tween

III.
But of their monarch's person keeping ward,

Since last the deep-mouth'd bell of vespers toll’d,

VIII.
« And if Florinda's shrieks alarm'd the air,

If she invoked her absent sire in vain,
And on her knees implored that I would spare,

Yet, reverend priest, thy sentence rash refrain ! -
All is not as it seems the female train

Know by their bearing to disguise their mood :»—
But conscience here, as if in high disdain,

Sent to the monarch's cheek the burning blood
He stay'd his speech abruptmand up the prelate stood.

· The predecessor of Roderick upon the Spanish throne, and slain by his connivance, as is affirmed by Rodriguez of Toledo, the father of Spanish history.

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JX.

XV. «O harden'd offspring of an iron race!

Fix'd was the right-hand giant's brazen look What of thy crimes, Don Roderick, shall I say? Upon his brother's glass of shifting sand, What alms, or prayers, or penance can efface

As if its ebb he measured by a book, Murder's dark spot, wash treason's stain away?

Whose iron volume loaded his huge hand; For the foui ravisher how shall I pray,

In which was wrote of many a falling land, Who, scarce repentant, makes bis crime his boast ?

Of empires lost, and kings to exile driven, How hope Almighty vengeance shall delay,

And o'er that pair their names in scroll expandUnless, in mercy to yon Christian host,

Lo, Destiny and Time! to whom by Heaven lle spare the shepherd, lest the guiltless sheep be The guidance of the earth is for a season given.»lost?» X.

XVI. Then kindled the dark tyrant in his mood,

E'en while they read, the sand-glass wastes away; And to his brow return'd its dauntless gloom;

And, as the last and lagging grains did creep, « And welcome then,» he cried, « be blood for blood, That right-hand giant’gan his club upsway, For treason treachery, for dishonour doom!

As one that startles from a heavy sleep. Yet will I know whence come they, or by whom. Full on the upper wall the mace's sweep

Show, for thou canst-give forth the fated key, At once descended with the force of thunder, And guide me, priest, to that mysterious room, And burling down at once, in crumbled heap, Where, if aught true in old tradition be,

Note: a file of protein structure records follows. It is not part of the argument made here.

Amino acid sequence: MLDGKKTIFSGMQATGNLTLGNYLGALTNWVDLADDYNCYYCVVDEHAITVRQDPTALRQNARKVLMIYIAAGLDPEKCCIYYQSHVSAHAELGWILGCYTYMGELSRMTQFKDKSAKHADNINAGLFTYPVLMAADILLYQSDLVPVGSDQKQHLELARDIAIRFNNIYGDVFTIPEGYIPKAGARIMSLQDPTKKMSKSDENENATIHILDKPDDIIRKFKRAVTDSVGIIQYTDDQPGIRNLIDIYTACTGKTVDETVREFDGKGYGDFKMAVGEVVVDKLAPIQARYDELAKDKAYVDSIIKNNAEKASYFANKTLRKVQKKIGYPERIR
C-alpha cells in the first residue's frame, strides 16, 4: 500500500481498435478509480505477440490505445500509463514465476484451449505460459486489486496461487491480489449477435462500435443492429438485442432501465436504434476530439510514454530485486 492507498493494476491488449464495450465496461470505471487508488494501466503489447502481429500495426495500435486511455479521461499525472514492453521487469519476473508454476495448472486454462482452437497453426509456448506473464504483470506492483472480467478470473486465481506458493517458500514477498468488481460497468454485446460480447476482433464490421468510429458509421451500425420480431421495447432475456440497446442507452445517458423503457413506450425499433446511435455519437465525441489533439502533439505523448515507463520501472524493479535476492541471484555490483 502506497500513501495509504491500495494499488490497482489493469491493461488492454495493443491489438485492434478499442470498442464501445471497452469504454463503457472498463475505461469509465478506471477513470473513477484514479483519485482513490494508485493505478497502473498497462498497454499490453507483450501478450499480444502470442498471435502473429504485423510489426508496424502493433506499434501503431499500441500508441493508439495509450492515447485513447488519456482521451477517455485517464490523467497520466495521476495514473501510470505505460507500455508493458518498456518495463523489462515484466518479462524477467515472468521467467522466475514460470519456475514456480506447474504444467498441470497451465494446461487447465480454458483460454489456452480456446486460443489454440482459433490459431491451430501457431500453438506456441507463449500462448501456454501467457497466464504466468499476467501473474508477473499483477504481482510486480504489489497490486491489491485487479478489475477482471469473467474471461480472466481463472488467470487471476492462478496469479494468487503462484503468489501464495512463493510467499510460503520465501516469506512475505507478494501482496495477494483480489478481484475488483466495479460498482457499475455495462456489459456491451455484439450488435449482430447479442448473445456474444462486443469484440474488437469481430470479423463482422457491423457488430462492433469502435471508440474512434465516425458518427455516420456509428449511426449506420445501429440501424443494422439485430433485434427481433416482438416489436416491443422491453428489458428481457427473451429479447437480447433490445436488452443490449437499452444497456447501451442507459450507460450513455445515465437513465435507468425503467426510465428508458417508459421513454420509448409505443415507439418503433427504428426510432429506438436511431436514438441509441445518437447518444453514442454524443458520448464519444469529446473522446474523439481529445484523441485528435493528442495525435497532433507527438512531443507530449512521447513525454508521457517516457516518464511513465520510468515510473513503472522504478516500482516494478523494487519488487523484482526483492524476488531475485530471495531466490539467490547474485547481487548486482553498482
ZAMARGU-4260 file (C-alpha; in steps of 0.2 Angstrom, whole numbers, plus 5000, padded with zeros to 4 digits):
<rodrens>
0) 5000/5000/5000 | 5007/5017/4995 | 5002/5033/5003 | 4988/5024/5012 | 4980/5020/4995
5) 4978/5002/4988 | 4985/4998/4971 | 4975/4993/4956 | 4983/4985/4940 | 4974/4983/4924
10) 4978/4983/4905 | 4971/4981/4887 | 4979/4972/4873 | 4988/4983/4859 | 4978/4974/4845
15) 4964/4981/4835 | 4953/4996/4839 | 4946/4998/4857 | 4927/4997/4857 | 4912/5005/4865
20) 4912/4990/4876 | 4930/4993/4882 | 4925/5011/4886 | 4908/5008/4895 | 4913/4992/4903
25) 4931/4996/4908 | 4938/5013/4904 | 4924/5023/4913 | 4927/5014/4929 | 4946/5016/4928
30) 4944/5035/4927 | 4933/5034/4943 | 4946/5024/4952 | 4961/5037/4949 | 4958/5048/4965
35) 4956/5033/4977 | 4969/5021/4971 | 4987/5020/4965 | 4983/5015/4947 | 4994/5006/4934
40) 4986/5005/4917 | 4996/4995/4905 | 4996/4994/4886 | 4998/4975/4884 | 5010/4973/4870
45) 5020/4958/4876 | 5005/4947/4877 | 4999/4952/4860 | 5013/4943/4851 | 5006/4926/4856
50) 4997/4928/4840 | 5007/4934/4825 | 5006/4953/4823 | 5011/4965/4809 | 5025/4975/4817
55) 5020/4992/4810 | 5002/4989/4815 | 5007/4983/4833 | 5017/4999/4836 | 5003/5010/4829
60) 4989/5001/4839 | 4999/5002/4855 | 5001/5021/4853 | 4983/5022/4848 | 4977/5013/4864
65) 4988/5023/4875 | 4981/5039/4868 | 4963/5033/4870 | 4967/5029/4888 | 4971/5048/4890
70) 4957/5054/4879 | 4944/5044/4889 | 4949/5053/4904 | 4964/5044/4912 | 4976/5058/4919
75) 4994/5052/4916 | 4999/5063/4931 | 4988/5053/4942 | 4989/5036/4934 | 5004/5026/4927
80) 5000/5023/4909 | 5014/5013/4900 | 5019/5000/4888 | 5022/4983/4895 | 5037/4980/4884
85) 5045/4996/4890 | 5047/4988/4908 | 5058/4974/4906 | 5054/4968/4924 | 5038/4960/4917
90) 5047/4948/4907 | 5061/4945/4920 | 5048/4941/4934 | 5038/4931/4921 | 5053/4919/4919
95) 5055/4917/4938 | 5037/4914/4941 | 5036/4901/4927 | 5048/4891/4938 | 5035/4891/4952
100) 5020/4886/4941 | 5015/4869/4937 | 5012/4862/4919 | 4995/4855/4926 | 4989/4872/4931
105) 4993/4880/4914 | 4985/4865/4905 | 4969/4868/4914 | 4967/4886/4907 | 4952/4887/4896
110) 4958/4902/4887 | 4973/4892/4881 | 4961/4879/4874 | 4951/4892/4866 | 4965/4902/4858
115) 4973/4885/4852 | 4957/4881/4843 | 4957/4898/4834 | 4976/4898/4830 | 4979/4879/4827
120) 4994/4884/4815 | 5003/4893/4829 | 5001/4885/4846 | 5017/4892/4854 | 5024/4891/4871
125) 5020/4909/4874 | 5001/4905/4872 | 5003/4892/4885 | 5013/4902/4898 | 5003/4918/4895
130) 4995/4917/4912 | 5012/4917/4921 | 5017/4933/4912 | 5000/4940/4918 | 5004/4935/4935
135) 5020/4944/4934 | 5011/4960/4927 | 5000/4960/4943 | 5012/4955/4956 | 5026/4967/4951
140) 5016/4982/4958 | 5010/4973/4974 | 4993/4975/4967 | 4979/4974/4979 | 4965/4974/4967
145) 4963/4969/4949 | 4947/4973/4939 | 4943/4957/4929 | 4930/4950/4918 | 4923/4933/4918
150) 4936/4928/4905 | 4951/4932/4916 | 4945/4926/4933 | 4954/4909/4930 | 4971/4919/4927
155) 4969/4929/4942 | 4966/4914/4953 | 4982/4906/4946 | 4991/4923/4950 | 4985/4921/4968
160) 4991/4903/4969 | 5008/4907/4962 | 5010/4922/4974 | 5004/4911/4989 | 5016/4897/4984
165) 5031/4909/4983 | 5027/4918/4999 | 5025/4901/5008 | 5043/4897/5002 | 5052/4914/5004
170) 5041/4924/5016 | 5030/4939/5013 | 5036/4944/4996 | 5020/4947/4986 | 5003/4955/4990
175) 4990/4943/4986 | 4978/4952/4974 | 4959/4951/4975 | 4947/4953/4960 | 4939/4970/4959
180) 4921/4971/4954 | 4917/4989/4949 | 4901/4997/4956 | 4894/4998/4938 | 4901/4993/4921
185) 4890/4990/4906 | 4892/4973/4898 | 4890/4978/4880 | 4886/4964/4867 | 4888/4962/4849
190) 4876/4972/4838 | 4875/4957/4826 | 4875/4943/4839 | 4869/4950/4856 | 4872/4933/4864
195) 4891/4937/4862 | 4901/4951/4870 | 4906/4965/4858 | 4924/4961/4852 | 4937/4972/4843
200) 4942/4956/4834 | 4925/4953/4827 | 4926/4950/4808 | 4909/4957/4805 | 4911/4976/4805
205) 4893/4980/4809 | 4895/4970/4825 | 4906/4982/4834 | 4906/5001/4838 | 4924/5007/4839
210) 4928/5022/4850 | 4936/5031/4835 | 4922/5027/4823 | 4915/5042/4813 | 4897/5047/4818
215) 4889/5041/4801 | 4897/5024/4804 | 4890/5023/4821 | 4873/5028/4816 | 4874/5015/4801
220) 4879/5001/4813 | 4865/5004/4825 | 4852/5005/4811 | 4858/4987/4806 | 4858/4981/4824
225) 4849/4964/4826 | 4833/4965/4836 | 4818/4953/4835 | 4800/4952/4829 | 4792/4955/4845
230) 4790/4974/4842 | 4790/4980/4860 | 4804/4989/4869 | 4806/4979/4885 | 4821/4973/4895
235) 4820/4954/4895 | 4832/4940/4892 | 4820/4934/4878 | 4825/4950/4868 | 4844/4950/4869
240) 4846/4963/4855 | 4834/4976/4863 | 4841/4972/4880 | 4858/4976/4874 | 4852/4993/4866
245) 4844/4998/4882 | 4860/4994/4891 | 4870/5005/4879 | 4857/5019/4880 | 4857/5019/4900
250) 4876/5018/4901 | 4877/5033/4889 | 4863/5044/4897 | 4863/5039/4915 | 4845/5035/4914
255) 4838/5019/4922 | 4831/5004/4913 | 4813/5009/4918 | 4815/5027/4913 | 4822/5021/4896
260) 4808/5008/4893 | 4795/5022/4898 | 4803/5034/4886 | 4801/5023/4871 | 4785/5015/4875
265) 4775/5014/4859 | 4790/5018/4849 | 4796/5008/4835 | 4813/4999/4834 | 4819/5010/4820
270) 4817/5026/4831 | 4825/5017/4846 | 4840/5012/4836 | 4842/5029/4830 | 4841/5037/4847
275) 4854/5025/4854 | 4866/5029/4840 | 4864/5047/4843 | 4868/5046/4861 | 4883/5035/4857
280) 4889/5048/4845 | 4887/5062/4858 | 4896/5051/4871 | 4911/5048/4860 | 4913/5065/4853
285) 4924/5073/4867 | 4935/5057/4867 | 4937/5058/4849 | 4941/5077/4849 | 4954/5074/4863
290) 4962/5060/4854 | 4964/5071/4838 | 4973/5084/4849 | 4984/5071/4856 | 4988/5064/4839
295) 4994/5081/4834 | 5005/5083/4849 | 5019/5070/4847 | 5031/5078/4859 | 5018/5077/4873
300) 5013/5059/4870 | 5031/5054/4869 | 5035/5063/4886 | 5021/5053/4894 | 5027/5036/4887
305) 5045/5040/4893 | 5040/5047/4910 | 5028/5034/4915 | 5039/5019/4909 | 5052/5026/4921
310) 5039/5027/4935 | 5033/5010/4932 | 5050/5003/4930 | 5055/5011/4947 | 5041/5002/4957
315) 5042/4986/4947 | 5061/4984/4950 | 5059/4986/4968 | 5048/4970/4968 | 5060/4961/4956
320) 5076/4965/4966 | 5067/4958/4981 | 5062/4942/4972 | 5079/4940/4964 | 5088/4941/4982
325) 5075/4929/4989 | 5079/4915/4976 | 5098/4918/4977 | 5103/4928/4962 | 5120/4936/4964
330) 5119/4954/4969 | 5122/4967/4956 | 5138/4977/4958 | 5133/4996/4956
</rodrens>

The marble boundary was rent asunder, His nation's future fate a Spanish king shall see.»--- -(6) And gave to Roderick's view new sights of fear and

wonder. XI.

XVII. « Ill-fated prince! recal the desperate word,

For they might spy, heyond that mighty breach, Or pause ere yet the omen thou obey!

Realms as of Spain in vision'd prospect laid, Bethink yon spell-bound portal would afford

Castles and towers, in due proportion each, Never to former monarch entrance-way;

As by some skilful artist's band portray'd : Nor shall it ever ope, old records say,

Here, cross'd by many a wild Sierra's shade, Save to a king, the last of all his line,

And boundless plains that tire the traveller's eye: What time his empire totters to decay,

There, rich with vineyard and with olive glade, And treason digs, beneath, her fatal mine,

Or deep-embrown'd by forests huge and high, And, high above, impends avenging wrath divine.»

Or wash'd by mighty streams, that slowly murmur'd XII.

by.

XVIII. -« Prelate! a monarch's fate brooks no delay; Lead on!»— the ponderous key the old man took,

And here, as erst upon the antique stage

Pass'd forth the bands of masquers trimly led,
And held the winking lamp, and led the way,
By winding stair, dark aisle, and secret nook,

In various forms, and various equipage,
Then on an ancient gate-way bent bis look;

While fitting strains the hearer’s fancy fed; And, as the key the desperate king essay'd,

So to sad Roderick's eye in order spread, Low-mutter'd thunders the cathedral shook,

Successive pageants fillid that mystic scene, And twice he stopp'd, and twice new effort made,

Showing the fate of battles ere they bled, Till the huge bolts roll'd back, and the loud hinges

And issue of events that had not been; bray'd.

And ever and anon strange sounds were heard between. XIII.

XIX. Long, large, and lofty, was that vaulted hall;

Roof, walls, and floor, were all of marble stone, First shrilld an unrepeated female shriek !Of polish'd marble, black as funeral pall,

It seem'd as if Don Roderick knew the call, Carved o'er with signs and characters unknown.

For the bold blood was blanching in his cheek.

Then answer'd kettle-drum and atabal,
A paly light, as of the dawning, shone
Through the sad bounds, but whence they could not Gong-peal and cymbal-clank the ear appal,

The Tecbir war-cry, and the Lelies' yell, (7)
spy;
For window to the upper air was none;

Ring wildly dissonant along the hall. Yet by that light, Don Roderick could descry

Needs not to Roderick their dread import tellWonders that ne'er till then were seen by mortal eye.

« The Moor,» he cried, «the Moor!-ring out the

tocsin bell! XIV.

XX. Grim sentinels, against the upper wall,

They come! they come! I see the groaning lands Of molten bronze, two statues held their place;

\Vhite wi the turbans of each Arab horde, Massive their naked limbs, their stature tall,

Swart Zaarah joins her misbelieving bands, Their frowning foreheads golden circles grace.

Alla and Mahomet their batile-word, Moulded they seem'd for kings of giant race,

The choice they yield, the Koran or the sword.That lived and sinn'd before the avenging flood; See how the Christians rush to arms amain! This grasp'd a scythe, that rested on a mace;